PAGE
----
We’re still too early in the journey, so I’m not sure how that will unfold for me. As a family, we want to encourage more people to consider being blood and/or organ donors. I proudly wear the “Be a donor” green ribbon and have one pinned on my purse too. It’s a good conversation starter.
 
If you had the opportunity to make a public announcement about organ donation, what would you say?
Please share your spare! There’s an amazing sense of satisfaction as a living donor in knowing that your blood or organ donation is giving someone the gift of life. If you would be willing to receive someone else’s blood or organ, shouldn’t you be willing to donate yours? There’s such a great need for donors. Please don’t wait until you die because very few deaths occur in circumstances where the person is on life support and the organs and/or tissues can be harvested to save lives.

(*For reasons of confidentiality, last names have been withheld.)

Did you know?
•  You can donate certain organs while you're still alive: a kidney, part of the liver, and a lobe of the lung.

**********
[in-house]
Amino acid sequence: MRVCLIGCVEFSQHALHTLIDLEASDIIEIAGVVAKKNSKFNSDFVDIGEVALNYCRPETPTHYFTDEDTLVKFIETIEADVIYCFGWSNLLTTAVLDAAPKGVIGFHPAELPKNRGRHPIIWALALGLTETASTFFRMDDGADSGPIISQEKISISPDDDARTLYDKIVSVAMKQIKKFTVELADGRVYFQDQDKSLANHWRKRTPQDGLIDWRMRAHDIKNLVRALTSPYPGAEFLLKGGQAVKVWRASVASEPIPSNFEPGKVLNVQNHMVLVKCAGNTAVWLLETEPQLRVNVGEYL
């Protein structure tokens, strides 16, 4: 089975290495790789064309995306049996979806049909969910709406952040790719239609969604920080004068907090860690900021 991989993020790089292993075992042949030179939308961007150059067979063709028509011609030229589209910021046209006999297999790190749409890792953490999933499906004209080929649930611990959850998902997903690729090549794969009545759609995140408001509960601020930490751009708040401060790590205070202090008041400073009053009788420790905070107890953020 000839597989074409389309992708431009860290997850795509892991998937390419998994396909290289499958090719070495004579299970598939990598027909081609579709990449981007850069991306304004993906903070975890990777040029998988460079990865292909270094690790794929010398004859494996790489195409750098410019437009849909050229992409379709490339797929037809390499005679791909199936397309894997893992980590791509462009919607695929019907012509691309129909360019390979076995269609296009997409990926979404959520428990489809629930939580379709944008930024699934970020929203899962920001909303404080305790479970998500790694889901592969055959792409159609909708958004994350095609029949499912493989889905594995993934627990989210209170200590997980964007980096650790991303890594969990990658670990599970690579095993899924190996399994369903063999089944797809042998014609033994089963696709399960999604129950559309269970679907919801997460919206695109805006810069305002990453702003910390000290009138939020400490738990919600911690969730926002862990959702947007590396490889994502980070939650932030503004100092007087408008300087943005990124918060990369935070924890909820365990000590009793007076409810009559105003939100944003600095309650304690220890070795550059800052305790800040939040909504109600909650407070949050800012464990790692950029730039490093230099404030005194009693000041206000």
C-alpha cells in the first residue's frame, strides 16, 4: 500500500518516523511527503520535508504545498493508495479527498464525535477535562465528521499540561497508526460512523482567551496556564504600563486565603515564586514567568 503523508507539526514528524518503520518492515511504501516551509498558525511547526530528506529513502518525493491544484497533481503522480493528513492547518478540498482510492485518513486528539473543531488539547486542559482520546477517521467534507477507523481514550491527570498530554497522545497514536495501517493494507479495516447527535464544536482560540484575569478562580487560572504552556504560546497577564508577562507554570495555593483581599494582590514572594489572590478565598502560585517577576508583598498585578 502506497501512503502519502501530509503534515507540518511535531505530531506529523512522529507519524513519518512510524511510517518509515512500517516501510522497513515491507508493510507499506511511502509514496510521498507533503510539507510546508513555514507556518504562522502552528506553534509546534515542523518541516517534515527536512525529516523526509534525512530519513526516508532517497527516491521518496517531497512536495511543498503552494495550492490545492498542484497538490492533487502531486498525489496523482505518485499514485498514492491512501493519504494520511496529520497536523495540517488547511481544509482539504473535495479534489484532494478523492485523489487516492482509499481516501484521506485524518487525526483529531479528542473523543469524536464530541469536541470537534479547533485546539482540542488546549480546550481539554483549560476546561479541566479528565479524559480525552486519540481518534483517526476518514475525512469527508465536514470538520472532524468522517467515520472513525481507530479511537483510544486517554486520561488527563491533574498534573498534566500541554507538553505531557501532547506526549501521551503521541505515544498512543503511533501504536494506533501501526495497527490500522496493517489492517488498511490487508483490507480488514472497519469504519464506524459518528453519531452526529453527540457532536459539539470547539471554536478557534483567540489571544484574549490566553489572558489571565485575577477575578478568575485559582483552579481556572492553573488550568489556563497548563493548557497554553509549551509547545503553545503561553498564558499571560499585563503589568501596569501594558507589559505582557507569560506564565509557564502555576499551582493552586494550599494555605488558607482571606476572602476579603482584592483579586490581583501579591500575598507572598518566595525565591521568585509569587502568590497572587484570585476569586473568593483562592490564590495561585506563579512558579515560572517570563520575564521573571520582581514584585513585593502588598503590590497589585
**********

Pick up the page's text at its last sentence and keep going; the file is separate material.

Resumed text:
•  As our population ages, the need for organ and tissue donations will increase.
•  One in ten Canadians has kidney disease and 80 percent of Canadians waiting for an organ transplant need a kidney.
•  You can donate your car (or truck or boat) to the Kidney Foundation of Canada and receive a FREE tow and tax receipt while helping the environment and people living with kidney disease in Canada. Donate online at kidney.ca.
•  The Trillium Gift of Life Network reimburses organ donors of Ontario recipients for a majority of their expenses through PRELOD (Program for Reimbursing Expenses of Living Organ Donors); other provinces have a similar program.
•  There are 14 Ronald McDonald Houses across Canada providing support to families of sick children.

4,500 – Number of Canadians who are waiting for organ transplants today

2,124 – Number of organs transplanted in 2012 in Canada

256 – Number of Canadians on wait lists who died before receiving transplants in 2012

70 – Percentage of Canadians living outside a city with a children’s hospital

8 – Number of lives that can be saved from 1 organ donor

Some helpful websites
•  Canadian Transplant Society – pledge to be an organ donor (cantransplant.ca)
•  Be a Donor – register to become a donor (beadonor.ca)
•  Canadian Blood Services – It’s in you to give! (blood.ca)
•  Kidney Foundation of Canada (kidney.ca)
•  Trillium Gift of Life Network (trillium.on.ca)
•  Children’s Miracle Network (giveamiracle.childrensmiraclenetwork.ca/)
•  Ronald McDonald House Canada (rmhccanada.ca/)